Michelangelo: Sonnet XXX  Veggio co’ be’ vostri occhi
Come luna da sè sol par ch’io sia:
Chè gli occhi nostri in ciel veder non sanno
Se non quel tanto che n’accende il sole.
I am like the moon, alone,
which our eyes cannot see in the heavens
except that it is illumined by the sun.
The camera obscura (Latin; “camera” is a “vaulted chamber/room” + “obscura” means “dark”= “darkened chamber/room”) is an optical device that projects an image of its surroundings on a screen. It is used in drawing and for entertainment, and was one of the inventions that led to photography. The device consists of a box or room with a hole in one side. Light from an external scene passes through the hole and strikes a surface inside where it is reproduced, upside-down, but with color and perspective preserved. The image can be projected onto paper, and can then be traced to produce a highly accurate representation.
Using mirrors, as in the 18th century overhead version (illustrated in the History section below), it is possible to project a right-side-up image. Another more portable type is a box with an angled mirror projecting onto tracing paper placed on the glass top, the image being upright as viewed from the back.
As a pinhole is made smaller, the image gets sharper, but the projected image becomes dimmer. With too small a pinhole the sharpness again becomes worse due to diffraction. Some practical camera obscuras use a lens rather than a pinhole because it allows a larger aperture, giving a usable brightness while maintaining focus. (See pinhole camera for construction information.)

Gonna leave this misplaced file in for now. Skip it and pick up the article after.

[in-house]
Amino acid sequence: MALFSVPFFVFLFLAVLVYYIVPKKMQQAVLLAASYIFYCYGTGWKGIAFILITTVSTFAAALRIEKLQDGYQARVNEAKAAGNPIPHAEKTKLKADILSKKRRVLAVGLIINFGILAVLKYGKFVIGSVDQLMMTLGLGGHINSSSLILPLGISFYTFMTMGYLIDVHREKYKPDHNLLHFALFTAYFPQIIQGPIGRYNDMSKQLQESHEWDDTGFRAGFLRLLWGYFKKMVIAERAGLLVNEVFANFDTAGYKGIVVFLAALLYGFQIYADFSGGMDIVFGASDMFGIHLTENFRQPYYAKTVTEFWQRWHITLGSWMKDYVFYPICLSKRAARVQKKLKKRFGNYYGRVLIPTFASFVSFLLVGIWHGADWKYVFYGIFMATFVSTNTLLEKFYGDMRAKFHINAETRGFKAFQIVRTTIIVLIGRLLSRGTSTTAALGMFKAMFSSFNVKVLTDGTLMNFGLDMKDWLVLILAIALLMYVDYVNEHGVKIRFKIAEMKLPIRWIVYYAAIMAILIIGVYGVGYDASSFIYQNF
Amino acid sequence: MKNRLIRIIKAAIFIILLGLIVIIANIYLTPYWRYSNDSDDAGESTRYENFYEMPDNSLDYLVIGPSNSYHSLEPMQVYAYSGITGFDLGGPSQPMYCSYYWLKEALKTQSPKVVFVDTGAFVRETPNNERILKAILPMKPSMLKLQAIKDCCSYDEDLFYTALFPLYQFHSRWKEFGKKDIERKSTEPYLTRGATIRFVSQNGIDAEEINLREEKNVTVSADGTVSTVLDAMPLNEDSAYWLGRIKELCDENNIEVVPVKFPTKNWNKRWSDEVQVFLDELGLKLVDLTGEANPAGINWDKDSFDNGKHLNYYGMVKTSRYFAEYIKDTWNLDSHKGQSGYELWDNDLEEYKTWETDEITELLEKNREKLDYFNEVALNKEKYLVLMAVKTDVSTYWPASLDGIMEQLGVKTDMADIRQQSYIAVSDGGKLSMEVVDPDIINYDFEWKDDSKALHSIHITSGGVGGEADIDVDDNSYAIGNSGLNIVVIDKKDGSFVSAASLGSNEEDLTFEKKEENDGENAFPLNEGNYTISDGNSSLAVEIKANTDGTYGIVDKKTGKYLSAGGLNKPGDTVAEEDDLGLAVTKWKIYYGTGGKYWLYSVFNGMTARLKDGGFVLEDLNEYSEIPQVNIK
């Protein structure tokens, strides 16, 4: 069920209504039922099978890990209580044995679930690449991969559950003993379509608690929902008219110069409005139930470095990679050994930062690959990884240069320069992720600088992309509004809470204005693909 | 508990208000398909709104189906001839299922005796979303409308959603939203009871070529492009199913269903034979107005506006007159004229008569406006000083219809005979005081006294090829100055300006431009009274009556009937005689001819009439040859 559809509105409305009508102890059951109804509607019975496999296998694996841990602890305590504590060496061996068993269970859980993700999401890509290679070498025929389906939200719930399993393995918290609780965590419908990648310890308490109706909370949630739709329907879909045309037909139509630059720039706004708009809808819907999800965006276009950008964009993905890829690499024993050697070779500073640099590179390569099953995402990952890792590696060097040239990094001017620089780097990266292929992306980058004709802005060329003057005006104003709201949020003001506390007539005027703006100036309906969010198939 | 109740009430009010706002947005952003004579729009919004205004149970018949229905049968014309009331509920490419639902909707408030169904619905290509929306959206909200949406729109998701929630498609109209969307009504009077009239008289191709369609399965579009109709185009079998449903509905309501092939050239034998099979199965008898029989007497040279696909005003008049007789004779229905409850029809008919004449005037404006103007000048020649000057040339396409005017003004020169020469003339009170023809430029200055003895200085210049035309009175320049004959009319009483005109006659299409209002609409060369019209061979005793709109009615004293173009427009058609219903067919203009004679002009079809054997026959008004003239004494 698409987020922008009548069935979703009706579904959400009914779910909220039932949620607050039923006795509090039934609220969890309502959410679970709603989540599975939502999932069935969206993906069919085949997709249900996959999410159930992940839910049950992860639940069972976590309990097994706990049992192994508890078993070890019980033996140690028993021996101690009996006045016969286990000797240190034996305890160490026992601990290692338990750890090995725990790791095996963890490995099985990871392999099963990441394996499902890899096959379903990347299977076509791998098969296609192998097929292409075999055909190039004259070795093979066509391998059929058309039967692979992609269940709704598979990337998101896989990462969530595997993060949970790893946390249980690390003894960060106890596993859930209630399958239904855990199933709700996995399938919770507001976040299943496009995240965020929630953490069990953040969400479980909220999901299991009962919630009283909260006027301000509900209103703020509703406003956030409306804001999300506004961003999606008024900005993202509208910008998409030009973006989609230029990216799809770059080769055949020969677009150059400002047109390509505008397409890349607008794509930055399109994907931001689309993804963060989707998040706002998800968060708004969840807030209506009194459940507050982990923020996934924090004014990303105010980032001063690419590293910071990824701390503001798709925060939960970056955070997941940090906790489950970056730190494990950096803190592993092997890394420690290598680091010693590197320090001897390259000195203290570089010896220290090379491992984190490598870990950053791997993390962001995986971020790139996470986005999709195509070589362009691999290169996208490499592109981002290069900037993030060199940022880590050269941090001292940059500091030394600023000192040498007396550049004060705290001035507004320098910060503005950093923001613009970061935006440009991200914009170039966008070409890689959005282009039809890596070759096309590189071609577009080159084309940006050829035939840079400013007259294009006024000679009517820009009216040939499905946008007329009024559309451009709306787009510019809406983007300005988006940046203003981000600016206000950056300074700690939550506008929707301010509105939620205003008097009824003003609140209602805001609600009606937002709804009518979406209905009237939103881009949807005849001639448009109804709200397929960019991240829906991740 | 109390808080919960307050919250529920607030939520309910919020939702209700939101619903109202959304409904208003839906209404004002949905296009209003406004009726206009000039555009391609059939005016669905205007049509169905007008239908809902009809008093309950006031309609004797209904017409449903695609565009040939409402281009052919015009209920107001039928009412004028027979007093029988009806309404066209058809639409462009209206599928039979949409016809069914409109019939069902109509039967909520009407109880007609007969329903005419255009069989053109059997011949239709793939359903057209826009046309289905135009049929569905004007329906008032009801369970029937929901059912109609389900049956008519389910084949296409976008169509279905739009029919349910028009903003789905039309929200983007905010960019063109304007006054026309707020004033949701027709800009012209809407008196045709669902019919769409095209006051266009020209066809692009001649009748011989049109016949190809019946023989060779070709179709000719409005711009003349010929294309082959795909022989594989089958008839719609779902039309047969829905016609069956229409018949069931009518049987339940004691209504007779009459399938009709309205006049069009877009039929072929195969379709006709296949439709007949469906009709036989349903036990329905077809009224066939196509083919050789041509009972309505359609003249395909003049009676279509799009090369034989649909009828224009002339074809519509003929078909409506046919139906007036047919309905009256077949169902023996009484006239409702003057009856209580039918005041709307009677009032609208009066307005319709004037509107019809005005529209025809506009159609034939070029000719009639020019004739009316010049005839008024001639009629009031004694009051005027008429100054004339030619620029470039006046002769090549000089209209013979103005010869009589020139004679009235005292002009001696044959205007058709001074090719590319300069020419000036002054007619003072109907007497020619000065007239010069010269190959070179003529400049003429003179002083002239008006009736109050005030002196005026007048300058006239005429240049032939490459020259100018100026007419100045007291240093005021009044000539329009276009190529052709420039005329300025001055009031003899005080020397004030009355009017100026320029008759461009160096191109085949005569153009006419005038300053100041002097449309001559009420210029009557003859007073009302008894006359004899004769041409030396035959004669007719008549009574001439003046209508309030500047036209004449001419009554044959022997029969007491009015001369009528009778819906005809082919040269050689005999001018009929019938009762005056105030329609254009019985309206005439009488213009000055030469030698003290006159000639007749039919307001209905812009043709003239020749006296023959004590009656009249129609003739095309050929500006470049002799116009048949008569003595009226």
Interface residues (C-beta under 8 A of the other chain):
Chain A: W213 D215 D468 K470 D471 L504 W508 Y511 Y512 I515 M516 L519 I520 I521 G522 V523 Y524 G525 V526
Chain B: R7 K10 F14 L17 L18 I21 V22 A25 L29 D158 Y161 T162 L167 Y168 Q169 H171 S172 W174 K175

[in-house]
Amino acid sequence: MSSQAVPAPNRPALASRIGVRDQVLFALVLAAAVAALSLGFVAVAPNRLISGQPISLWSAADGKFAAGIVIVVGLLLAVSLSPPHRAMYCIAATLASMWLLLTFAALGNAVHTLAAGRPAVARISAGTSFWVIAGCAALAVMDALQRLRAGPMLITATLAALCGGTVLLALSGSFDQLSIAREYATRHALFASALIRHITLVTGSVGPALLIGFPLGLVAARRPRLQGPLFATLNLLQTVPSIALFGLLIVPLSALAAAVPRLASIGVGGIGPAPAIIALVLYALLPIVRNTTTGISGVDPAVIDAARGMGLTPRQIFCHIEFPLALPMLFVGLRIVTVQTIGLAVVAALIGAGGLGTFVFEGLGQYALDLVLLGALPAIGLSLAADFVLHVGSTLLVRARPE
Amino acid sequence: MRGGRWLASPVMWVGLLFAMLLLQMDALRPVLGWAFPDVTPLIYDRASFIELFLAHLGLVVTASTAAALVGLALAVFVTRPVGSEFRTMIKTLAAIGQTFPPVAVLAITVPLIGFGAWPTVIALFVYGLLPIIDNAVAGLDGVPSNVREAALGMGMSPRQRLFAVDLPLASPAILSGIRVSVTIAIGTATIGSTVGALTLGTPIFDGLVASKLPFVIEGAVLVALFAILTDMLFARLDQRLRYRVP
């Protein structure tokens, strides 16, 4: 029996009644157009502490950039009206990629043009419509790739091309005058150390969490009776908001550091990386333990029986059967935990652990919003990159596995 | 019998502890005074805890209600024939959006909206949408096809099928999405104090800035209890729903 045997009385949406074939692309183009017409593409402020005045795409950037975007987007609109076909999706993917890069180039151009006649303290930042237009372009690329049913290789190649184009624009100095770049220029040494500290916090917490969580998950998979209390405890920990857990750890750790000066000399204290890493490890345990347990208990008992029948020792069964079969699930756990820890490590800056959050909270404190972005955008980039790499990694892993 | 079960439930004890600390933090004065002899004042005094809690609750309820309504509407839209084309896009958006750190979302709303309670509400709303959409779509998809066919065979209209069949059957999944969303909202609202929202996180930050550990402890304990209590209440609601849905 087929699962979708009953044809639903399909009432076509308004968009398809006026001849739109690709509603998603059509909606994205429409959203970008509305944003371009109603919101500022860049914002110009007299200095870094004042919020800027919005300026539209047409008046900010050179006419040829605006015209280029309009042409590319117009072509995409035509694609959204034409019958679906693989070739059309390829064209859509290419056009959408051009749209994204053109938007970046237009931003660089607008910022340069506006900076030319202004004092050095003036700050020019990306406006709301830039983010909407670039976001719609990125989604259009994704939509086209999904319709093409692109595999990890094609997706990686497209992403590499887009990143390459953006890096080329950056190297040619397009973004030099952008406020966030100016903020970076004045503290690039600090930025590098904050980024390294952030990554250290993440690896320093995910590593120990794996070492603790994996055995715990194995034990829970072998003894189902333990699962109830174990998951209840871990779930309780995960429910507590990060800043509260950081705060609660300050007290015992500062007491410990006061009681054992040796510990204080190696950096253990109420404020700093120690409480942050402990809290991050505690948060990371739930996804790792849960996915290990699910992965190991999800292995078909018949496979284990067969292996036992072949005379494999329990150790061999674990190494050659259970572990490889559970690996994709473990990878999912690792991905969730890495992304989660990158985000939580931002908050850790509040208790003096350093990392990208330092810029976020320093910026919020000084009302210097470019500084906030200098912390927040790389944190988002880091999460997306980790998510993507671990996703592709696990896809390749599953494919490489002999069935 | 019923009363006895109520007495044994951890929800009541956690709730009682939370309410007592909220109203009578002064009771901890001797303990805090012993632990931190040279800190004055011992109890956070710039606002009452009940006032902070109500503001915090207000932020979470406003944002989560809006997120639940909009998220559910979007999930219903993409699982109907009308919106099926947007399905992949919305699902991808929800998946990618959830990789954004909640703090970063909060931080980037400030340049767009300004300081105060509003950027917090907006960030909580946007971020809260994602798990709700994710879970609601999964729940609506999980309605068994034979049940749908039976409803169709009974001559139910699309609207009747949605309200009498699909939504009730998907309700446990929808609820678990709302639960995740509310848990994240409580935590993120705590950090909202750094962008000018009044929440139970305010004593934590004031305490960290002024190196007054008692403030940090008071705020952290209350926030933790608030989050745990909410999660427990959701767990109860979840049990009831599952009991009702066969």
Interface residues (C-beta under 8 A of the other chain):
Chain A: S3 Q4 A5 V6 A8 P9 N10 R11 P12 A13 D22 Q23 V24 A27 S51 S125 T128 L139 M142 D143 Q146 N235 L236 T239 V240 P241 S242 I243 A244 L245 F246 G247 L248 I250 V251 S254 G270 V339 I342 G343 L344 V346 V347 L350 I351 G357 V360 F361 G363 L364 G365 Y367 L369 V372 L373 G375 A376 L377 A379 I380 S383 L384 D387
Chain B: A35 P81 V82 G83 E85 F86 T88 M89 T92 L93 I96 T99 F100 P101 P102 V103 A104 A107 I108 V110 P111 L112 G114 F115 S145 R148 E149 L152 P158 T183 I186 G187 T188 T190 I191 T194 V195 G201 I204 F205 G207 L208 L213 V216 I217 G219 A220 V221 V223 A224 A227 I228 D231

The first surviving mention of the principles behind the pinhole camera, a precursor to the camera obscura, belongs to Mo-Ti (470 BC to 390 BC), a Chinese philosopher and the founder of Mohism. Mo-Ti referred to this camera as a “collecting plate” or “locked treasure room”. The Greek philosopher Aristotle (384 to 322 BC) understood the optical principle of the pinhole camera. He viewed the crescent shape of a partially eclipsed sun projected on the ground through the holes in a sieve, and the gaps between leaves of a plane tree.
The camera obscura was known to earlier scholars since the time of Mo-Ti and Aristotle. Euclid‘s Optics (ca 300 BC), presupposed the camera obscura as a demonstration that light travels in straight lines.
In the 4th century BC, Aristotle noted that “sunlight travelling through small openings between the leaves of a tree, the holes of a sieve, the openings wickerwork, and even interlaced fingers will create circular patches of light on the ground.” In the 4th century, Theon of Alexandria observed how “candlelight passing through a pinhole will create an illuminated spot on a screen that is directly in line with the aperture and the center of the candle.” In the 9th century, Al-Kindi (Alkindus) demonstrated that “light from the right side of the flame will pass through the aperture and end up on the left side of the screen, while light from the left side of the flame will pass through the aperture and end up on the right side of the screen.”